The age of contestation

The medievals liked to debate. By the end of the medieval period, the debates had grown into confrontations between groups, lifestyles and ideals.

One of the most enduring myths about the middle ages is that it was an age of speech supression, the lowest point in Europe’s history of freedom of thought. That theology took over all other areas of scientific and speculative inquiry; that the Church mobilised its resources to stifle debate and suppress heterodox voices.

To claim that this never happened at all is equally mythical. But the assessment is at best a wild over-exaggeration. By the time the Western medieval Church, that is its bishops, archbishops and the Pope started doing anything comparable to what happened later to people like Jan Hus, Martin Luther and Galileo Galilei, Europe had reached a level of debate, disputation and intellectual off-roading that carried in it the seeds of a modernity only barely glimpsed and dreamed of.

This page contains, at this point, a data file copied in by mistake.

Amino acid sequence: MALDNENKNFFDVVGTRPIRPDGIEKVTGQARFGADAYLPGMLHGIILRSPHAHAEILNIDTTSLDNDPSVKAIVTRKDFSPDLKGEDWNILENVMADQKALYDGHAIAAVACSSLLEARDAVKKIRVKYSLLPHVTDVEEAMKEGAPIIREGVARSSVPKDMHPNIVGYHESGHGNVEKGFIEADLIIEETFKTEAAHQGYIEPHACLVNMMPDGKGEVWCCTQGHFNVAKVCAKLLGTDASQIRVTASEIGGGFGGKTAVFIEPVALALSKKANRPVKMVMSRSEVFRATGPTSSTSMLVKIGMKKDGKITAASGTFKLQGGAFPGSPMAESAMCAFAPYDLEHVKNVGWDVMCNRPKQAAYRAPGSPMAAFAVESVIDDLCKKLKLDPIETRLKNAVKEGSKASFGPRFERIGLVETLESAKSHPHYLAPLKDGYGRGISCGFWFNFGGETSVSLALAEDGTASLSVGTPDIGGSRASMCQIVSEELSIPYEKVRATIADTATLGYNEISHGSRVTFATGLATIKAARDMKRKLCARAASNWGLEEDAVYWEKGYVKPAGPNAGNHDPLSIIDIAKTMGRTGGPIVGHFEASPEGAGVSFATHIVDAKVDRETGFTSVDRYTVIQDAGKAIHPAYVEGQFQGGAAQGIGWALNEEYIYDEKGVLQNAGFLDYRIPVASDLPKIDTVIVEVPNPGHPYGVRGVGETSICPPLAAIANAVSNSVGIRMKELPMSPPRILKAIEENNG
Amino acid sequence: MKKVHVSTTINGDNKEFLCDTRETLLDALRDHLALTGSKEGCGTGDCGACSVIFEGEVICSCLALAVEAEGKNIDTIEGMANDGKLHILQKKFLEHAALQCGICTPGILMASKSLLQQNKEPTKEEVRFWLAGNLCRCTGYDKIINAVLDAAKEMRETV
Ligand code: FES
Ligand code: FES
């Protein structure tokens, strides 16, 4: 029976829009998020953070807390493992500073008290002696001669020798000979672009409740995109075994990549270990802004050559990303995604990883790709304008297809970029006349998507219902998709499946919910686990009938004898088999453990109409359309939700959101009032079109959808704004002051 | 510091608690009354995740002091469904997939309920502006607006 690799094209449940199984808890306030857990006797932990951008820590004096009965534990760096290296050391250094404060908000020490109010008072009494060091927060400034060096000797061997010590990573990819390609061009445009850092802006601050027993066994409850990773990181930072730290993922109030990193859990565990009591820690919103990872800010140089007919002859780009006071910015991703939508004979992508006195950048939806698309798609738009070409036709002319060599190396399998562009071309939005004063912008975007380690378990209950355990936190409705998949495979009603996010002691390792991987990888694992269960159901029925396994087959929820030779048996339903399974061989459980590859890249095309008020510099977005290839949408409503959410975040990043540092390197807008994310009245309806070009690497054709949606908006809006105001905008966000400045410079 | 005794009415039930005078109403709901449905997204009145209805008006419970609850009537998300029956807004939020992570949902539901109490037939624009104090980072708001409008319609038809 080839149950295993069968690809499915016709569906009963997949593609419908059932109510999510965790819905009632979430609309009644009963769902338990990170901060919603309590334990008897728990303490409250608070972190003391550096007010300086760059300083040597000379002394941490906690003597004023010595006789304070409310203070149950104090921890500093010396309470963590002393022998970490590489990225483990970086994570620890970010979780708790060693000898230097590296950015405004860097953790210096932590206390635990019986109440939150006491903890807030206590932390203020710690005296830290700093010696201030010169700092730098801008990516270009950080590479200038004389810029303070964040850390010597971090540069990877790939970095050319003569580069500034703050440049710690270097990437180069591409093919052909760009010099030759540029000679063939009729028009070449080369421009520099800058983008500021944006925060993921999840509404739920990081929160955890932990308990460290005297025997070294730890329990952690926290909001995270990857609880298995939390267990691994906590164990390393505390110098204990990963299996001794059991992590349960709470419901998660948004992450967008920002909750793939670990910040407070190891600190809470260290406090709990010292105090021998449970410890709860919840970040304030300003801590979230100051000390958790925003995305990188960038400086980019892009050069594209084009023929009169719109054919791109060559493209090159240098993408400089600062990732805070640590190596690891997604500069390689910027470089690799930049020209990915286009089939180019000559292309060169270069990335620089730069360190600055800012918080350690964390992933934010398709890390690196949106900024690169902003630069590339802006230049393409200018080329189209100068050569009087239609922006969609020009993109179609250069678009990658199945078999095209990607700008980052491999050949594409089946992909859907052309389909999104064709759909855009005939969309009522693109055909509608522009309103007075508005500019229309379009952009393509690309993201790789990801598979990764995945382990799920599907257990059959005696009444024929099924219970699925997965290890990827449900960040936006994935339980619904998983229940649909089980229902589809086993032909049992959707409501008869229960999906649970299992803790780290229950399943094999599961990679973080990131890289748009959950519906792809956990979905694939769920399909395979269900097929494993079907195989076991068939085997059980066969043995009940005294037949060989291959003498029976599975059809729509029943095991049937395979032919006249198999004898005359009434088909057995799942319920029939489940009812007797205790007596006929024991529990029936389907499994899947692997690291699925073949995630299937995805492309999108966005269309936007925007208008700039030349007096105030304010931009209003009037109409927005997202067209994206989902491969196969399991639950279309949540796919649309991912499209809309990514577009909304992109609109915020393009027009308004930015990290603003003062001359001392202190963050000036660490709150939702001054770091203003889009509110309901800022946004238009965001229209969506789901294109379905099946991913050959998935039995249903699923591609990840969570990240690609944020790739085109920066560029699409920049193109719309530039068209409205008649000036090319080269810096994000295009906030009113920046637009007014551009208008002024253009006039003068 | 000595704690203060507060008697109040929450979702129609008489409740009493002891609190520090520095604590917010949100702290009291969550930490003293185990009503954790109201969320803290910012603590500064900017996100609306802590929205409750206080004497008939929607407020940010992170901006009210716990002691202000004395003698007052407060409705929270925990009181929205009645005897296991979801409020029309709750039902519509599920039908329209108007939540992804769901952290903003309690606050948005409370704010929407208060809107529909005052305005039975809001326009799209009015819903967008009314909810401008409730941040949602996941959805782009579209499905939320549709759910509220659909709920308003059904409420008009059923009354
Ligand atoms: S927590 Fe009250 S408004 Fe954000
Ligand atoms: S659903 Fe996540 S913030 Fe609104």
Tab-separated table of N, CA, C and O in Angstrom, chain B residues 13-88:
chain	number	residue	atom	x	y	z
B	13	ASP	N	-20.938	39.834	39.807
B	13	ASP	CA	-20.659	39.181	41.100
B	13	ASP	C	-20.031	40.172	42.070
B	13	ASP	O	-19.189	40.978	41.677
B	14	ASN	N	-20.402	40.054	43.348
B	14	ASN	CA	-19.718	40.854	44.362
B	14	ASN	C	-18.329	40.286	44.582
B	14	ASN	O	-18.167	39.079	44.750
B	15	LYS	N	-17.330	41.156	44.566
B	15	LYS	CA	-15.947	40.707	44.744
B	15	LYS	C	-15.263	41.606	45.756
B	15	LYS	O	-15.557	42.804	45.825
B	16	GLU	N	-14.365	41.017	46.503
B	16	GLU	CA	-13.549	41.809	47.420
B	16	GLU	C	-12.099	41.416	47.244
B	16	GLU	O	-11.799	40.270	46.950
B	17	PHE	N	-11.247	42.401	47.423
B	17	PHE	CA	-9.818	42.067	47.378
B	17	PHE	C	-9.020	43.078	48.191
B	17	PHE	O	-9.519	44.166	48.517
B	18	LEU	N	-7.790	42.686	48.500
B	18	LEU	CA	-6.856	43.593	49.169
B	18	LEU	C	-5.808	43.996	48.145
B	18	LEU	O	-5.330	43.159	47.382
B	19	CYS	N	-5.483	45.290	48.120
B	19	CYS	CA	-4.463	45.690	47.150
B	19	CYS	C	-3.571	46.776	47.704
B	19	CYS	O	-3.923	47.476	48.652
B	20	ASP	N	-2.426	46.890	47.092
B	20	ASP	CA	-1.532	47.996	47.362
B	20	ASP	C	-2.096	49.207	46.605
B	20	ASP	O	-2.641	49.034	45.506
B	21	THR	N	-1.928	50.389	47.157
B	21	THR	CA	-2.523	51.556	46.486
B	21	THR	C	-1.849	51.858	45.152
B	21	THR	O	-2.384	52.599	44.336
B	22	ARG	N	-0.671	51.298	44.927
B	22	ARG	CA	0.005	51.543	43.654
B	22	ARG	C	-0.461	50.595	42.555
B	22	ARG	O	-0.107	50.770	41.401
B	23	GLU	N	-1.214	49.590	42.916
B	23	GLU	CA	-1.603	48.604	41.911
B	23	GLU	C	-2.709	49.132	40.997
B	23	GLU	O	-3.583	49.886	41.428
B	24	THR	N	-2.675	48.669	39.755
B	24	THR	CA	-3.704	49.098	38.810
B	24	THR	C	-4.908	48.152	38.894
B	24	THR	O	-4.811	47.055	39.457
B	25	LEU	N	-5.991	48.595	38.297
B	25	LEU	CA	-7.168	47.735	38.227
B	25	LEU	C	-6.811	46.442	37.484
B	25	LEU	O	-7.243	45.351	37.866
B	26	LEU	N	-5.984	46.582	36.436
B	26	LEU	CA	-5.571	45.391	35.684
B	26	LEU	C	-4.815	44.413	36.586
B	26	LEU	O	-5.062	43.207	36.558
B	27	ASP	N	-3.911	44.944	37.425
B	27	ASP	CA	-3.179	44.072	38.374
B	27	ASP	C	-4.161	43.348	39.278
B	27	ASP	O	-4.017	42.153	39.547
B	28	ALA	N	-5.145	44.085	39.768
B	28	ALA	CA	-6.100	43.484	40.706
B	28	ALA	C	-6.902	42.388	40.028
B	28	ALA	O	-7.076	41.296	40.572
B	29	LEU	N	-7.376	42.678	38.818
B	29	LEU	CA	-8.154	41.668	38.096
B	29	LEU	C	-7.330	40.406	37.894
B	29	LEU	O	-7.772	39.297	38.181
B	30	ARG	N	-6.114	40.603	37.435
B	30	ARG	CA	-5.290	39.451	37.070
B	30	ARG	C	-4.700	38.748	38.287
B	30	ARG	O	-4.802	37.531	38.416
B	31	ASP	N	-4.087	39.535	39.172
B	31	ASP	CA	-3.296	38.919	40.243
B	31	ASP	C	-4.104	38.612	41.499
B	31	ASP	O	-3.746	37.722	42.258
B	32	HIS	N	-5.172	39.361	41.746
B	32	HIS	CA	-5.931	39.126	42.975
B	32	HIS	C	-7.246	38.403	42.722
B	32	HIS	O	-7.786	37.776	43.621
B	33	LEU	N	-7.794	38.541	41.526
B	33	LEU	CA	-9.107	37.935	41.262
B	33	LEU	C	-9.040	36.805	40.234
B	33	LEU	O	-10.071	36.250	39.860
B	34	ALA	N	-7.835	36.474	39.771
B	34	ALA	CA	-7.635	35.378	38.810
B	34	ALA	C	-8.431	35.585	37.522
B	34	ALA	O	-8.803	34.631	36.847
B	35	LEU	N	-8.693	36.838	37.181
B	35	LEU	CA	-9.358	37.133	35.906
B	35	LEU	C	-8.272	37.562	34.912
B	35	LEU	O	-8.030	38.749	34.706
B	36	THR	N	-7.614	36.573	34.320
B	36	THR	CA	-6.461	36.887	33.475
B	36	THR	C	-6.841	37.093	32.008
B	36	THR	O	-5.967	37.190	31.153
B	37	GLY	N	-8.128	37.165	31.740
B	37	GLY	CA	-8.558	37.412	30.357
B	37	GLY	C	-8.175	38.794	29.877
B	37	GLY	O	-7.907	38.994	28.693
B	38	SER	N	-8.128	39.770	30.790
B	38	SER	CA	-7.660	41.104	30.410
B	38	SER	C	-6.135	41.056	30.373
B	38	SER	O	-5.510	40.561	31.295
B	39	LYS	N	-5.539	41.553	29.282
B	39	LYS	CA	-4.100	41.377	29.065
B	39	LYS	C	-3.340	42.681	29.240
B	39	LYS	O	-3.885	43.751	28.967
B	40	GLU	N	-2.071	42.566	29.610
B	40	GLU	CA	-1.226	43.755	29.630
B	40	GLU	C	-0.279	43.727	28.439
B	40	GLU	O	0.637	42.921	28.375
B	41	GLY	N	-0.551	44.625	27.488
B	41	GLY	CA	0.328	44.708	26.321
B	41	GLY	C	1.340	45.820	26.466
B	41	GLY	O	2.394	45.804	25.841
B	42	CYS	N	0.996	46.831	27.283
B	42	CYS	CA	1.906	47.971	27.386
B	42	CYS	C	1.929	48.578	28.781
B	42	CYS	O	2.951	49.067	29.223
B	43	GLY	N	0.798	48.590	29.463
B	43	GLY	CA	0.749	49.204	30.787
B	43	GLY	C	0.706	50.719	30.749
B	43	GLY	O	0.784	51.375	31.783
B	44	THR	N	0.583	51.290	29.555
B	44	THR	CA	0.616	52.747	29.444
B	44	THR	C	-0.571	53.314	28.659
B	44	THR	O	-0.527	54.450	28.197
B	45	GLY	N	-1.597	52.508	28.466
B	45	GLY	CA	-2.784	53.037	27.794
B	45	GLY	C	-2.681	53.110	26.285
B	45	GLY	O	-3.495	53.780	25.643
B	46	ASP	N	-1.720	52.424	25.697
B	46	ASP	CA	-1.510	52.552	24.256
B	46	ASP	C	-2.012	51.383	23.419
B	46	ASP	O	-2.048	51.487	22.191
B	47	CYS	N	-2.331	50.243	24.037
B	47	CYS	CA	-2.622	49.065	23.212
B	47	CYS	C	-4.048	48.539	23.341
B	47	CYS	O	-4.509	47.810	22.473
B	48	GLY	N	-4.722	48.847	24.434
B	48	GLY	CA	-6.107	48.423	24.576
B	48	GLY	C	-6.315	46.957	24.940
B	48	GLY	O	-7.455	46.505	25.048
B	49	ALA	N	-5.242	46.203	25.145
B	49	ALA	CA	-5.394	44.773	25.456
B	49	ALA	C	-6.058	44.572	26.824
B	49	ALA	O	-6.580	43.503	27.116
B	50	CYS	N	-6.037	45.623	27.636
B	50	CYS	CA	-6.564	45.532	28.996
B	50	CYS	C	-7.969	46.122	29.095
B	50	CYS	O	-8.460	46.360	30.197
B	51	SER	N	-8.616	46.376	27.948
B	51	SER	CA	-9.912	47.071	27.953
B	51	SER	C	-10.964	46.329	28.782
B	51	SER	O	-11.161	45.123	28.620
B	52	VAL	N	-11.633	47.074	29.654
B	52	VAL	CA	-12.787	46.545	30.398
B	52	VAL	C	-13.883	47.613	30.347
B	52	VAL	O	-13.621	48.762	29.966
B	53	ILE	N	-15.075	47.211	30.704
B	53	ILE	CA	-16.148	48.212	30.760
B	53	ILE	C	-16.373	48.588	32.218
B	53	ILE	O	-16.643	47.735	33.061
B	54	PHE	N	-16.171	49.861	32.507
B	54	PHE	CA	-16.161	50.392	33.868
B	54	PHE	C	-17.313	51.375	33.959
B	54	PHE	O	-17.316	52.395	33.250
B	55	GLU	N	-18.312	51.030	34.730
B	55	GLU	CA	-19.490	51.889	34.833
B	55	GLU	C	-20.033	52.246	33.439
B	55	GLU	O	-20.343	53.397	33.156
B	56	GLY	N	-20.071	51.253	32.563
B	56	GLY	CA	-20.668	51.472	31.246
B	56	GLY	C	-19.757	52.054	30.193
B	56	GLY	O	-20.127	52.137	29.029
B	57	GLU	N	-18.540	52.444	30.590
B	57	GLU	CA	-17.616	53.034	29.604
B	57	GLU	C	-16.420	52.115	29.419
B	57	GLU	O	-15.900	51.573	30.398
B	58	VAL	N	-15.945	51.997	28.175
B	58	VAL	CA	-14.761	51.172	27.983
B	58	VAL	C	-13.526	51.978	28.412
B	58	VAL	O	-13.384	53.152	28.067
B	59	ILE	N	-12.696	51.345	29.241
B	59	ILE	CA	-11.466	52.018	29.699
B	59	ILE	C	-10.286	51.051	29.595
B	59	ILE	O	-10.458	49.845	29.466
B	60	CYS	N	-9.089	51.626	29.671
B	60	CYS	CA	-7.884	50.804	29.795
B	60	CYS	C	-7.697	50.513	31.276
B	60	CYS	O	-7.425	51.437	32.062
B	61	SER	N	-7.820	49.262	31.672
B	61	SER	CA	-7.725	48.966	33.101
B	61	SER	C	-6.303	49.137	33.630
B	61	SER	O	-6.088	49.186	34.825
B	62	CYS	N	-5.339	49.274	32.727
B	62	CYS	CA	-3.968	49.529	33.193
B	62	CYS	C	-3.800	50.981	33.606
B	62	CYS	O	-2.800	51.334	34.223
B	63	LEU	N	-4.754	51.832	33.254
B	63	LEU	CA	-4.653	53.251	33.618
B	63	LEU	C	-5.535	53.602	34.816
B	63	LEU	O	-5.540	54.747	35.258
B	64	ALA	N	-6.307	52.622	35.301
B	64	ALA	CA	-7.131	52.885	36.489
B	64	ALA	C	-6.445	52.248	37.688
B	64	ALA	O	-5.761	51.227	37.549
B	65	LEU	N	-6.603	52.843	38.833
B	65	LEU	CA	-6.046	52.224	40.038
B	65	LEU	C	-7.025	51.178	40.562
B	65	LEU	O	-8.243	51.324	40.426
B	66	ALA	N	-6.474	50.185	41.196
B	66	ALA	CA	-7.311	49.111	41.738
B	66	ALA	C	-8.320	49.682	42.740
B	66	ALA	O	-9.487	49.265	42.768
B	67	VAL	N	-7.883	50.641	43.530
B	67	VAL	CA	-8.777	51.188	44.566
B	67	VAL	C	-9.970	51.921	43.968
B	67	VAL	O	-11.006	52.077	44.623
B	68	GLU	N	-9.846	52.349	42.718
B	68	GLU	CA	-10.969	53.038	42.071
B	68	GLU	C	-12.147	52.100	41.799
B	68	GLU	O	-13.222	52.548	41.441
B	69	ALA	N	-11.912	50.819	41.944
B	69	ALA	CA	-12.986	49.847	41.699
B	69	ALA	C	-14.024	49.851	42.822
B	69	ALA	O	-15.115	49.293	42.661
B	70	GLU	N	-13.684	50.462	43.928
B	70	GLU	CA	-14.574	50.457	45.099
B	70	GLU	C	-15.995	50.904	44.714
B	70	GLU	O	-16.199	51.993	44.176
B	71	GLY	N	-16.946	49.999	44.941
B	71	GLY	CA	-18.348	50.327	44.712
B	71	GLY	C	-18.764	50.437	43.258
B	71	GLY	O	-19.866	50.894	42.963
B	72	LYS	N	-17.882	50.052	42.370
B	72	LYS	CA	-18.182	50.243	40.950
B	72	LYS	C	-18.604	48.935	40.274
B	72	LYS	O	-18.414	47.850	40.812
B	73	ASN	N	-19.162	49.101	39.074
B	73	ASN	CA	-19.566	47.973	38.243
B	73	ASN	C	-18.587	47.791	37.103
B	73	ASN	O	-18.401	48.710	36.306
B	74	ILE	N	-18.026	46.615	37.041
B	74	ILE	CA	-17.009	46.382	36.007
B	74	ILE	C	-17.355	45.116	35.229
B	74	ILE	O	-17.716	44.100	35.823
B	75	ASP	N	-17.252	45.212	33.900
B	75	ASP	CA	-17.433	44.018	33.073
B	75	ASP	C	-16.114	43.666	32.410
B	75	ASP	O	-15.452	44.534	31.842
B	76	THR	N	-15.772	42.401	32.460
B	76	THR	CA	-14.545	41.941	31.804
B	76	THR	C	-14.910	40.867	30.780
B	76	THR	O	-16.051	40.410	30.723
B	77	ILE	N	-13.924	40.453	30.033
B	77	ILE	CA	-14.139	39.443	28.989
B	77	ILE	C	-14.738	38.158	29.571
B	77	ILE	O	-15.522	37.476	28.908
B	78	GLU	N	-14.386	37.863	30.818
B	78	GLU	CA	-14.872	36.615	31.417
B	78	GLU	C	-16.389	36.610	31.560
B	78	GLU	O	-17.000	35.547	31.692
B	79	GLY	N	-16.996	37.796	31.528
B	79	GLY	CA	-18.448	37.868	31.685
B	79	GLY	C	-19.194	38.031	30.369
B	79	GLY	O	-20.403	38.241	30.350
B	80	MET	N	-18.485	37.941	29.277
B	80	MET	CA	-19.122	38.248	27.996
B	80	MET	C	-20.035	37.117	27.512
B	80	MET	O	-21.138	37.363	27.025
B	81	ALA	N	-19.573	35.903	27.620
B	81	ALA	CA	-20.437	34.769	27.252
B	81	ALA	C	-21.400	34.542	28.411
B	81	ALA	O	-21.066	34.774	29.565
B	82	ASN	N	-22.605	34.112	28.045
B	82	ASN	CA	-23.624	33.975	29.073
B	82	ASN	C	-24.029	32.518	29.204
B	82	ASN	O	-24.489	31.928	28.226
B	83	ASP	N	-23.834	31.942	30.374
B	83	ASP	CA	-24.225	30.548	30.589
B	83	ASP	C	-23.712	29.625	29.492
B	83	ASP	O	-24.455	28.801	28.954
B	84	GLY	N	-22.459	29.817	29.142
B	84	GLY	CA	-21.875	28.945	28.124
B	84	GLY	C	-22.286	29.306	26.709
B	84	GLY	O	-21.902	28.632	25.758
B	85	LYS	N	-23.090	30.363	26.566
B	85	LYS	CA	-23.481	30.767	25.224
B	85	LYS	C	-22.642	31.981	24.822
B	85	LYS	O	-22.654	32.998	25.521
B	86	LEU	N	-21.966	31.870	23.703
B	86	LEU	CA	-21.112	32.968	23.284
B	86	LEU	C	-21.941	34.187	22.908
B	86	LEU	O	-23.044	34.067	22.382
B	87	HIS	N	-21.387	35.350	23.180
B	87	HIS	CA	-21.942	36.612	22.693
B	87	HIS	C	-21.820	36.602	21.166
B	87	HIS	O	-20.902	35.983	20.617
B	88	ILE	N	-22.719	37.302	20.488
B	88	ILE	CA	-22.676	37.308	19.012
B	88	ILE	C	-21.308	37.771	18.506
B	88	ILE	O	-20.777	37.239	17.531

By the 13th century, there were few views in Europe which hadn’t begun to be challenged. Perhaps not as radically as from the 16th century onwards, but strongly enough to create the conditions of later ideas and ideals. In philosophy, the greatest challenge came from the rediscovery of Aristotle, which challenged old theological and philosophical certainties. To the point that the Bishop of Paris condemned Aristotelian-infused views in 1270 and 1277. That the condemnations didn’t have much effect goes to show how pluralistic and lively intellectual Europe had become. The 14th, 15th and 16th centuries were, if anything, an age of contestation which set Europe on a different glide path altogether.

Challenged by the universities, the mendicant orders and later, by the emergent group of humanists, late medieval Europe was a powder keg of ideas, where groups confronted each other in writing and disputation, while the secular and sacred authorities were scrambling to preserve orthodoxy. Europe was violent, intolerant and hypocritical, but one thing it was not: complacent. The clash of individuals and groups on the written page, the profusion of writing and the expression of ideas in an utterly unregulated book market enabled the West to metabolise centuries of reflection and intellectual experimentation and bring their fruits to bear on a world under construction.

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